Bartmann Berlin, Reduced to Everything
To some, the design world is a creative hell-hole - to others, a fortress of mediocrity, mass-production and repetition. And as not to sound too demented, perhaps to a small sample of young, inexperienced design students, it is an aspiring metropolis of endless possibilities. Regardless of where your existential crisis places you, we can all agree on one thing: Excellent and functional design is hard to come by.
It would be quite understandable for anyone to give a genuine eye roll in this moment as tiny living, tiny furniture, multifunctional furniture, minimalist furniture and the most iconic midcentury furnishings have made a grand resurgence in the past decade. Interestingly enough, these interior accessories and furnishings are no longer for lounging and contemplating, but more-so support a lifestyle for on-the-go young professionals that wish to demonstrate their good taste.
A telling survey indeed would be one in which contemporary home furnishing collectors would have to explain the original design ambitions of their most beloved pieces. The famed Eames Shell Chairs were originally created with the intent of making “the best for the most for the least.” So - affordability. The Eames “Hang-It-All,” which is saturating social media outlets and design magazines, had a rather uncomplicated aspiration of using bright colors and whimsical design in order to persuade children to hang up their clothing and toys. So - a solution to an age-old problem for young families. Nonetheless - the concern of one acquiring iconic pieces of design history without a profound understanding of their origins is not part of the problem. The fact that this is even a dire concern for some is precisely why young designers find themselves abandoning the cheeky and pompous design-world altogether.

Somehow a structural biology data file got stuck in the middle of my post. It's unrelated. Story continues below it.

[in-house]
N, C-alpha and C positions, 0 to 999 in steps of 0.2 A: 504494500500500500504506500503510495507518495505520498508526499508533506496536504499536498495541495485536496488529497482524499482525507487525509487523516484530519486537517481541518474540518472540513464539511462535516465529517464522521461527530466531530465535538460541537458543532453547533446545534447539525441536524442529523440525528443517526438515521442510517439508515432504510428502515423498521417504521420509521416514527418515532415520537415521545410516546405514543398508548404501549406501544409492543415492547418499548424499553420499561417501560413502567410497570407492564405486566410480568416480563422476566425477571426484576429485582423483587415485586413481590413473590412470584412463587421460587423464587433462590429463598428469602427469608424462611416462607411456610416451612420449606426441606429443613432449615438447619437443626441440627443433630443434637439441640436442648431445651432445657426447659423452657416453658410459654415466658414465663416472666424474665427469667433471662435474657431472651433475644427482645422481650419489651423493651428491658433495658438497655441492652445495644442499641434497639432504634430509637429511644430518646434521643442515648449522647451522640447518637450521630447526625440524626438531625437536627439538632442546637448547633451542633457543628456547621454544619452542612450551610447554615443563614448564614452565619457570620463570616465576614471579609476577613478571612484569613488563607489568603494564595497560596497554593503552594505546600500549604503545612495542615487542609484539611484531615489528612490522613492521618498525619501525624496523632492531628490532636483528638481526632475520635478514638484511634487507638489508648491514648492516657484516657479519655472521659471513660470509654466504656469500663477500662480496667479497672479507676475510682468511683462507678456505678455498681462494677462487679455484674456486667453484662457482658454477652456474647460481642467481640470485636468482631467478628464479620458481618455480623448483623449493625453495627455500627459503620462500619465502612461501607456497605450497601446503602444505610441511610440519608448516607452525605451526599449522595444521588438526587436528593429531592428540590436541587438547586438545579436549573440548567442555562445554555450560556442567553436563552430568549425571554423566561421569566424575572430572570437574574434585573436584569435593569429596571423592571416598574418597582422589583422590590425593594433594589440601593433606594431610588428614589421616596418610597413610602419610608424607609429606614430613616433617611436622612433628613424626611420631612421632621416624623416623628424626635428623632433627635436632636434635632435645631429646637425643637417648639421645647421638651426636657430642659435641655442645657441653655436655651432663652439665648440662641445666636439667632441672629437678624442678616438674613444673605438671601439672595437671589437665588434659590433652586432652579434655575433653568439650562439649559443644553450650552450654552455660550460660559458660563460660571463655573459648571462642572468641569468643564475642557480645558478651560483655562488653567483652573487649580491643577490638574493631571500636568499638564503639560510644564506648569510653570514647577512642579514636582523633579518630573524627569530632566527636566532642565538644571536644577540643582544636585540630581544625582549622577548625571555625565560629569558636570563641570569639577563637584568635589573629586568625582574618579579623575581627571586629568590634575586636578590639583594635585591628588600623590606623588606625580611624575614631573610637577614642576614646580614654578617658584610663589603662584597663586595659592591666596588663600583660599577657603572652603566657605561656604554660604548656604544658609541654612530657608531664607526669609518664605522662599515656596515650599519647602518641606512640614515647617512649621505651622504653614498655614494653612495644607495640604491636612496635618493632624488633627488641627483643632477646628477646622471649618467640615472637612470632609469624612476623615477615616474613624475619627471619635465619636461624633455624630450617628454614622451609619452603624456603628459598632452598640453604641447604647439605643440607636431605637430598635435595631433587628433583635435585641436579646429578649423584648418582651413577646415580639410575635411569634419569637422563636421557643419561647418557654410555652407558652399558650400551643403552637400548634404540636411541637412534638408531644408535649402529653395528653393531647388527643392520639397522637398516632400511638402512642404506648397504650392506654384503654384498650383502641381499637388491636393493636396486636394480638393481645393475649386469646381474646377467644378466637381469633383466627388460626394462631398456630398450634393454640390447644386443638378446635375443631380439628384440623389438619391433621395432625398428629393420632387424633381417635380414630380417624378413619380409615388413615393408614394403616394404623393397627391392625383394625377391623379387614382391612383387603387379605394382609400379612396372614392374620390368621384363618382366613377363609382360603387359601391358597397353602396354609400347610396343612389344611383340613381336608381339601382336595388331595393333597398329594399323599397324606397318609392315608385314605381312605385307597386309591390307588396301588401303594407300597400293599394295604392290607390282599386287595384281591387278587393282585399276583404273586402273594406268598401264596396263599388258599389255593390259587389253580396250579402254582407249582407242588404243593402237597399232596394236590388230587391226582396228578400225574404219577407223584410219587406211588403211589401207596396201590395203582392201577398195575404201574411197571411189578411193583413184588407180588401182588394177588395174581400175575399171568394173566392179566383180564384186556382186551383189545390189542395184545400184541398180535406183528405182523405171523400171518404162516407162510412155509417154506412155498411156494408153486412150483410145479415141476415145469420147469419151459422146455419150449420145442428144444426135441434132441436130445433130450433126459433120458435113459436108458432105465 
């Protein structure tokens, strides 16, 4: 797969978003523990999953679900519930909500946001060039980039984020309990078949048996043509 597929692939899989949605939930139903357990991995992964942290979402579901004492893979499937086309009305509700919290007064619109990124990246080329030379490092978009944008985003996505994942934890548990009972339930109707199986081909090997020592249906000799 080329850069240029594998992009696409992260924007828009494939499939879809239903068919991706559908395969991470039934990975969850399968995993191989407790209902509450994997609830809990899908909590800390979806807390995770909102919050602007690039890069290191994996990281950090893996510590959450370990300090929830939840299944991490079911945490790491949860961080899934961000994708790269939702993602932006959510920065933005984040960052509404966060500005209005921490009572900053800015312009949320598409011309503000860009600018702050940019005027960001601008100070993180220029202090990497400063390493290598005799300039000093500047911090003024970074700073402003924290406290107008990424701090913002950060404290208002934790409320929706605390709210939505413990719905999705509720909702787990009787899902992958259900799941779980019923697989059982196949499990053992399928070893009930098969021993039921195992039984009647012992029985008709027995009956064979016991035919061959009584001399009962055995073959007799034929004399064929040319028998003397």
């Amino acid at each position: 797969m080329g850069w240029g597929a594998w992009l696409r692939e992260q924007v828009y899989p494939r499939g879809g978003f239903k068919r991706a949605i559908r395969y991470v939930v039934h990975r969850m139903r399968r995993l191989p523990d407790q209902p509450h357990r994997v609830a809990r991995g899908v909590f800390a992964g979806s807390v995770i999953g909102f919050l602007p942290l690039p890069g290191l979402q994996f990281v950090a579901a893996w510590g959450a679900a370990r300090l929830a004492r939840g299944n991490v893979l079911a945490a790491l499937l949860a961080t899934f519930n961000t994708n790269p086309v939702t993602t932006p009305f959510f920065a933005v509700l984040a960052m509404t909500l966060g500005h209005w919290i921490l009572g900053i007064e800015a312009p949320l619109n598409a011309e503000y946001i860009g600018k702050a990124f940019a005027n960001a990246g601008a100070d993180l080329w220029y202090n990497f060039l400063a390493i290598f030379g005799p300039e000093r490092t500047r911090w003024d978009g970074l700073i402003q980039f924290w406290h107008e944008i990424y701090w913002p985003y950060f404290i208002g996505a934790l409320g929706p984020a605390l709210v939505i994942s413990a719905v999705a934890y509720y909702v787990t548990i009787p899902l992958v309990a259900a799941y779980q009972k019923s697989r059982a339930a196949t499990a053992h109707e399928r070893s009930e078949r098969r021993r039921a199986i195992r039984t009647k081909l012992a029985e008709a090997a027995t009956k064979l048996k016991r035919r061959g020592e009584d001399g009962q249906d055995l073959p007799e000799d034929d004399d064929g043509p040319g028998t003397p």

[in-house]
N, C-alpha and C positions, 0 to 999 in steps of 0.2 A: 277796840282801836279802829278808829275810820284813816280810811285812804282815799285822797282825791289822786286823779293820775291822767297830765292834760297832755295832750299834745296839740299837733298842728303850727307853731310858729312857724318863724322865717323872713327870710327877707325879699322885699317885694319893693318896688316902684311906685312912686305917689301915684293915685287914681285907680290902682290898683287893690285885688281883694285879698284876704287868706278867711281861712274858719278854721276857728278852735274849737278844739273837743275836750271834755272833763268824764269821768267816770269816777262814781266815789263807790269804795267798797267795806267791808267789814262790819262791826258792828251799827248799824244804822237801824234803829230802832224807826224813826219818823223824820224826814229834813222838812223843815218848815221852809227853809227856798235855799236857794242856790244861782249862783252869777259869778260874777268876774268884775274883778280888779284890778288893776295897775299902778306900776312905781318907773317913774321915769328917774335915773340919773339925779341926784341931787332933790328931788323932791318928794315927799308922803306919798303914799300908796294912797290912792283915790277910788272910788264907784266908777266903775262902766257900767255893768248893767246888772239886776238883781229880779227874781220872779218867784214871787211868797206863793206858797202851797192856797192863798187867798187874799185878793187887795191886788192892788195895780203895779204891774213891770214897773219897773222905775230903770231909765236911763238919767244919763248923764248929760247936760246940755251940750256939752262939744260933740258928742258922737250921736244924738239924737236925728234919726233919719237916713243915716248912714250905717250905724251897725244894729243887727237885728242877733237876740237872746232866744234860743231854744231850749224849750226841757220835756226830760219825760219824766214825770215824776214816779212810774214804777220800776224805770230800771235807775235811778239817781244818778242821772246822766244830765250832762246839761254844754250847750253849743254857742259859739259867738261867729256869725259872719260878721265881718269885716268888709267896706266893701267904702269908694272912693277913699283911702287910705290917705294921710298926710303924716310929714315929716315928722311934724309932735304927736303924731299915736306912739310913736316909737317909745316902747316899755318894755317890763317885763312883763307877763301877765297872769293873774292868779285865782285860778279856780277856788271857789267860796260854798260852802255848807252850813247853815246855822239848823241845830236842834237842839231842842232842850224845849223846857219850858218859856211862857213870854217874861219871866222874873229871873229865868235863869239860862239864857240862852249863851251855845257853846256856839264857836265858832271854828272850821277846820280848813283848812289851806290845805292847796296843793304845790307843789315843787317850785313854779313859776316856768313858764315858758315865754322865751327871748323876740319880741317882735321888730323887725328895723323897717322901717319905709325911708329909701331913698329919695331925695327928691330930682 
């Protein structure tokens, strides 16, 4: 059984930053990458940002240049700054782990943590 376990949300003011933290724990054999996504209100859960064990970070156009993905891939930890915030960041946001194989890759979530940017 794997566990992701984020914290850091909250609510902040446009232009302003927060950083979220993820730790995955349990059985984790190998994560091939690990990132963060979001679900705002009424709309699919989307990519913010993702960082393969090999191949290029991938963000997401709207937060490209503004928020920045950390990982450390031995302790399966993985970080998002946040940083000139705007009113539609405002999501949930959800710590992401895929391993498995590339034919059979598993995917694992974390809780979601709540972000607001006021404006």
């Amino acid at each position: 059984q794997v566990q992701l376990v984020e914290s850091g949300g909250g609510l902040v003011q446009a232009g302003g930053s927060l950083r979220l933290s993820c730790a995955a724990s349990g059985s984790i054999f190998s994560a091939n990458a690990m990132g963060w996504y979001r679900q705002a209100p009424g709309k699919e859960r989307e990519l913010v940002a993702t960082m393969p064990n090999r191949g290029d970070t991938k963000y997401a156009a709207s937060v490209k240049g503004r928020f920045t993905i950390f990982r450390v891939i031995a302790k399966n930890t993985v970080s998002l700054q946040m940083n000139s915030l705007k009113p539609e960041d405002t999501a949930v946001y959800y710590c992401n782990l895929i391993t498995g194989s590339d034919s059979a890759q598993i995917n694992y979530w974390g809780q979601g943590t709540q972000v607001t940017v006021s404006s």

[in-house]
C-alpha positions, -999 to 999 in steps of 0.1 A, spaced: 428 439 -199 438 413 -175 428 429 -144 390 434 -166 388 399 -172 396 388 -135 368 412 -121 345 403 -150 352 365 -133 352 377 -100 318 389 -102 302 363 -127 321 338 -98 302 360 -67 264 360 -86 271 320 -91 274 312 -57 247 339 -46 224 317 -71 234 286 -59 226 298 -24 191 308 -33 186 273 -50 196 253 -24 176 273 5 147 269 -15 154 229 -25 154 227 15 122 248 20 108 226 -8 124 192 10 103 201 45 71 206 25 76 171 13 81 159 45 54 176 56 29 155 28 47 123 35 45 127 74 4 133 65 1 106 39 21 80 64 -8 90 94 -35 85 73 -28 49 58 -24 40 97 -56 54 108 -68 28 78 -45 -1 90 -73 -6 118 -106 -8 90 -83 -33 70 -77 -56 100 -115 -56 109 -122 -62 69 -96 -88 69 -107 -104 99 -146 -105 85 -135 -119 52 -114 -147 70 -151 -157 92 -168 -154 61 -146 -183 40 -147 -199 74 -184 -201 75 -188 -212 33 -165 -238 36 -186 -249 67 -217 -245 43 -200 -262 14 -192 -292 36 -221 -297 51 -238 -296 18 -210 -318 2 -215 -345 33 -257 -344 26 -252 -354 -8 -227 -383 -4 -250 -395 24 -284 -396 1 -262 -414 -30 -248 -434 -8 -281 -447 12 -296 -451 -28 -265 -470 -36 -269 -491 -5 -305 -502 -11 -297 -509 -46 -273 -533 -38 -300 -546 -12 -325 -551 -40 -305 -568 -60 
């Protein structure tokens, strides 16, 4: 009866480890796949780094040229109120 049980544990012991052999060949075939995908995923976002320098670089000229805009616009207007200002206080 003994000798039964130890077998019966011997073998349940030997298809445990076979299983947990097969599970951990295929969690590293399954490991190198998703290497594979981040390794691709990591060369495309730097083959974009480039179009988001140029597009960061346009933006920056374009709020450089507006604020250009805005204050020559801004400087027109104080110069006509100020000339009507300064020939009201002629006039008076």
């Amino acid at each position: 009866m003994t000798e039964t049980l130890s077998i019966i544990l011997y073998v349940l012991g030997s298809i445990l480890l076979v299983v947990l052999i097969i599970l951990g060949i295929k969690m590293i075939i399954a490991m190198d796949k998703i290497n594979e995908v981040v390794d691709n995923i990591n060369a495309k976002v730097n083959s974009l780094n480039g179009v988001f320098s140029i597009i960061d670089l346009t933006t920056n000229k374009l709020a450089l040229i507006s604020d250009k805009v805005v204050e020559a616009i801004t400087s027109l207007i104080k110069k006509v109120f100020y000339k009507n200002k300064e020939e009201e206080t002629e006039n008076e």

Abandoning the conventional design sphere is harder than one might expect - how can you possibly erase the ramblings of the Academy, the stock-pile catalogues of IKEA and the incessant images of iconic design? How do you remove a lifetime of context? For Bartmann Berlin, this meant retracing every step back to the beginning - back to the craft. Sometimes, a reduction of everything leads to just the right thing. Carpentry, craftsmanship and proximity to the design process is what brought Lasse Schnack, Sebastian Kunath and Robert Zeise together. This integration has allowed for a focus on quality, sustainability and hyper-modern production methods, that interestingly enough, have forged the path for a return of hand work and a sense of traditionalism. By regularly collaborating with fellow designers, the ideas, sketches and process remain fresh and contemporary just like the homes and corporate offices they end up in.
In the spectacle the design world has become, it is painfully easy to linger within the realm of the known and bounce ideas amongst monotonous inspirations. Bartmann Berlin has chosen to embrace an entrepreneurial spirit, leading the way in simplicity and a reduction of forms. They have chosen to return to the crafts, to return to the process - and in doing so, have encouraged home dwellers to enjoy the pleasure of leisure - to enjoy the pleasure of exceptional design.